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How much do you make during the residency?

sciencenerdsciencenerd Posts: 1,448Registered User Senior Member
edited September 2006 in Pre-Med Topics
How much do you make during the residency program? Do you get half of a doctors salary or like enough for expenses and food?
Post edited by sciencenerd on
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Replies to: How much do you make during the residency?

  • allthewayalltheway Posts: 109Registered User Junior Member
    I heard it's enough to cover your food and expenses so something like 40k a year. Pretty dismal.
  • mkm56mkm56 Posts: 3,062Registered User Senior Member
    40K sounds good---back in the dark ages (late 70's to early 80's) my husband made 14K. That's why after the intern year he moonlighted a weekend a month.
  • sakkysakky Posts: 14,759- Senior Member
    40K sounds good---back in the dark ages (late 70's to early 80's) my husband made 14K. That's why after the intern year he moonlighted a weekend a month.

    14k back in the late 70's and early 80's was a lot of money back then.

    For example, 14k in 1978 dollars is actually equal to about $42.6k in today's dollars.

    http://www.westegg.com/inflation/
  • mkm56mkm56 Posts: 3,062Registered User Senior Member
    Actually Sakky I misspoke (or typed). I meant that 40k sounds good meaning "about right". But even if it is or was adequate reimbursement---still for a family of 3, 4 and 5 (we were adding kids those years) it necessitated moonlighting to make ends meet.
  • my$0.02my$0.02 Posts: 901Registered User Member
    In May 2003 Base PGY-1 salary ranged from $38K to $47K at UCSF, Hopkins, MGH, Brigham, Columbia and NYU. At UCSF in 2003 PGY-1 to PGY-7 salaries ranged from $38K to $51K.
    See UCSF's Report of the Task force on resident compensation.
    http://www.medschool.ucsf.edu/gme/residents/pdf/ResidentCompensation.pdf#xml=http://www.search.medschool.ucsf.edu/texis/webinator/search/pdfhi.txt?query=resident+salary&pr=default&prox=paragraph&rorder=500&rprox=500&rdfreq=500&rwfreq=750&rlead=500&sufs=0&order=r&mode=&cq=&id=433864bc1

    Current salaries at Cedars Sinai are:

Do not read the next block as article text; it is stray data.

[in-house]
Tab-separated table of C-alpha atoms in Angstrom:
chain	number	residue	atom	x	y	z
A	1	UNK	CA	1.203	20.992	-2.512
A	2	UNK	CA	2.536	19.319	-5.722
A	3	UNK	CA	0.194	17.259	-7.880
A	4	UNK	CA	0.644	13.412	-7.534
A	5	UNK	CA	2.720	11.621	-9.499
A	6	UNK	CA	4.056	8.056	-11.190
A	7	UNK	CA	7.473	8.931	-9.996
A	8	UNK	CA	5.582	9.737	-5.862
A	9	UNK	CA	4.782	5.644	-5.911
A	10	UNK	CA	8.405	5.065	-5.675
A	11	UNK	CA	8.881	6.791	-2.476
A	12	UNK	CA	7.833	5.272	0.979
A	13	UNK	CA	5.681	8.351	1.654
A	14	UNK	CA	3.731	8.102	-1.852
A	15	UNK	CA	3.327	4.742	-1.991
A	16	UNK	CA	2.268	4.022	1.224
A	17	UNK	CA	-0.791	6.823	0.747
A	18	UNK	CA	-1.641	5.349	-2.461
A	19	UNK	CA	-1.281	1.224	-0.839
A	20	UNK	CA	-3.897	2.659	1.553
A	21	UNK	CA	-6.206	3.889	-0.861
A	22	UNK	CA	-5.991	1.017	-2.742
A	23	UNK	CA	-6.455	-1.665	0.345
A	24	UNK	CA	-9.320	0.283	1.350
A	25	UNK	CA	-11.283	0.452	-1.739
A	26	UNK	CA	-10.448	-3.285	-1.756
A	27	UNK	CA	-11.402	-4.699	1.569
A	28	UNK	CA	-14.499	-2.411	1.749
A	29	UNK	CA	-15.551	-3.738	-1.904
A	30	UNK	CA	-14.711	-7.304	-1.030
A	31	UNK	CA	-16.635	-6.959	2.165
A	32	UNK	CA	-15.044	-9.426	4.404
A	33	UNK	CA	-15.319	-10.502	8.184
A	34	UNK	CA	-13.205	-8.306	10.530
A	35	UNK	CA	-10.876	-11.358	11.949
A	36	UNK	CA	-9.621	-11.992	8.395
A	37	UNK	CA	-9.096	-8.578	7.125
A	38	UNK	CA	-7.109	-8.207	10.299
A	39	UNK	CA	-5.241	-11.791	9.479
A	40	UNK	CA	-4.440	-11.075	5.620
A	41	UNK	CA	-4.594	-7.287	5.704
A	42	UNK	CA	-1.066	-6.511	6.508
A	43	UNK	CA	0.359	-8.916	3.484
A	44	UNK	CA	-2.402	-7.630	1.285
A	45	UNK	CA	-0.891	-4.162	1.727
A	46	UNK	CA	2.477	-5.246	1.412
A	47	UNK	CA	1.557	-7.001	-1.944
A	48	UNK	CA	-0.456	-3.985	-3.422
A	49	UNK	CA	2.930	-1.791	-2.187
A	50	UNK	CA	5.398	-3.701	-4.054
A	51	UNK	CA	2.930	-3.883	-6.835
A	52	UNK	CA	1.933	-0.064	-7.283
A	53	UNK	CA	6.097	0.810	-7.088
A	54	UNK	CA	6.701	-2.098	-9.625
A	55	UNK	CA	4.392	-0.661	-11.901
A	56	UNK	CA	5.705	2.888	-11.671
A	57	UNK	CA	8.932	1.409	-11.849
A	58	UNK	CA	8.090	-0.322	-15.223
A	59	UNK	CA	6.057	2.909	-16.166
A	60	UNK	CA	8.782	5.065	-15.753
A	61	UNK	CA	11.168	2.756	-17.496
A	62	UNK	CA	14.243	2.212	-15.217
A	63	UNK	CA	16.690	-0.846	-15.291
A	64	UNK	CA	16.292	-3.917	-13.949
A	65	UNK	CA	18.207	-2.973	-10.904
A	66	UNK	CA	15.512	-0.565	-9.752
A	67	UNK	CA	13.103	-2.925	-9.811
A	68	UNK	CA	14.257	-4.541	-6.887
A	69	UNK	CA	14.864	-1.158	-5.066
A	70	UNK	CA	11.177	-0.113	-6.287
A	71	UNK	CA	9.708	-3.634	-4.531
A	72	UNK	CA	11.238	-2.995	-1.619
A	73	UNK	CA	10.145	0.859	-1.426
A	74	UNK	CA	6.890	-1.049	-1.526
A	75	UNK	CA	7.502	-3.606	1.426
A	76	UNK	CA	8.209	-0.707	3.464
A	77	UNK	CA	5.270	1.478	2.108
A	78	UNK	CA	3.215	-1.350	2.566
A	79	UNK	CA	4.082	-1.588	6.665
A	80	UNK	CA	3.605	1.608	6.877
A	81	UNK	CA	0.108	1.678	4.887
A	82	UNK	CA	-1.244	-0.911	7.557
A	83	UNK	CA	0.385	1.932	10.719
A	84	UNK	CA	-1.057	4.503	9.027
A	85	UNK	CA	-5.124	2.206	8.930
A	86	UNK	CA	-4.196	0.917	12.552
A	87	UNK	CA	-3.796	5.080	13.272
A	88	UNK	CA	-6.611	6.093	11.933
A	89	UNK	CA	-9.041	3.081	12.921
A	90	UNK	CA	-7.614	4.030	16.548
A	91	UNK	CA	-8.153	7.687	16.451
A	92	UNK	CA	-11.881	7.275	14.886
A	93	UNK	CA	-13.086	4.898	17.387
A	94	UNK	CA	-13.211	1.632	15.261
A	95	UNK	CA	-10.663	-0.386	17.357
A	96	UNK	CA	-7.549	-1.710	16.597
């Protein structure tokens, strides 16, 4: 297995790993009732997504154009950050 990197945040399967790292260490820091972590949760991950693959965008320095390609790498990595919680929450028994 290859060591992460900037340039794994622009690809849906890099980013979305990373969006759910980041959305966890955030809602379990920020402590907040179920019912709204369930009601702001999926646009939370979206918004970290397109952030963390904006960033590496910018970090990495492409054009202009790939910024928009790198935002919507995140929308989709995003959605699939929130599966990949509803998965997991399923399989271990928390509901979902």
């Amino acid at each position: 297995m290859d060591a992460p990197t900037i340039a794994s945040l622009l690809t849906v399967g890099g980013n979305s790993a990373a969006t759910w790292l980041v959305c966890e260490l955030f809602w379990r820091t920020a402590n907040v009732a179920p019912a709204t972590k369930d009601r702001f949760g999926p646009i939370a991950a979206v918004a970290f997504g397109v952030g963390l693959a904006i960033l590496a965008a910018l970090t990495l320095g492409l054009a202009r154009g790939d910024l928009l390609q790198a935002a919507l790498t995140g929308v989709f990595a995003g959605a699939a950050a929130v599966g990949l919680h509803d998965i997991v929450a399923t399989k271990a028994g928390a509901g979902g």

Effective as of July 1, 2006, physicians-in-training will receive annual stipends as follows:

    * PGY-1 - $42,849
    * PGY-2 - $44,641
    * PGY-3 - $46,616
    * PGY-4 - $49,890
    * PGY-5 - $53,149
    * PGY-6 - $55,870
    * PGY-7 - $57,540
    http://www.csmc.edu/3542.html

    Note that interest on some student loans cannot be deferred during residency .
  • sakkysakky Posts: 14,759- Senior Member
    Actually Sakky I misspoke (or typed). I meant that 40k sounds good meaning "about right". But even if it is or was adequate reimbursement---still for a family of 3, 4 and 5 (we were adding kids those years) it necessitated moonlighting to make ends meet

    Well, look, I'm not trying to say that the life of a resident doctor is easy, as it clearly is not. But I do think I have to add that there are a LOT of people with kids who can only dream of having a job making 40k. 40k is obviously not a great salary (especially if you've undergone the grueling training of a doctor and taken on med-school debt), but it's still significantly higher than the national average for all jobs.
  • norcalguynorcalguy Posts: 7,541Registered User Senior Member
    Not on a per hour basis when you're working 80 hour weeks.
  • bigndudebigndude Posts: 1,054Registered User Member
    60-80 hours per week, 2-3 weeks off per year and 44 grand avg. 897 bucks per week is what it is, without taxes being taken out. For a 60 hour week that is 15 bucks per hour with no taxes being taken out. Not bad, but when you have people to support and giant debt to pay off your live a not so good life.
  • bruinboybruinboy Posts: 1,448Registered User Senior Member
    ive actually heard that the pay is variable on your residency year (goes up every year) and the specialty you are in. For example a neurosurgeon resident prolly makes more than a FP resident.
  • bluedevilmikebluedevilmike Posts: 11,964Registered User Senior Member
    Yes, but it's quite low regardless.
  • my$0.02my$0.02 Posts: 901Registered User Member
    bigndude wrote:
    60-80 hours per week, 2-3 weeks off per year and 44 grand avg. 897 bucks per week is what it is, without taxes being taken out. For a 60 hour week that is 15 bucks per hour with no taxes being taken out.
    If you expect to work only 60 hours a week during residency, you will likely be dissappointed.

    Since most resident work requires long shifts, a 60 hour work week translates to a 40 hour work week plus 20 hours overtime at 1.5 or 2.x pay, reducing "hourly" pay to less than $12. "Hourly" rates for an 80 hour work week, with overtime factored in, come to less than $10.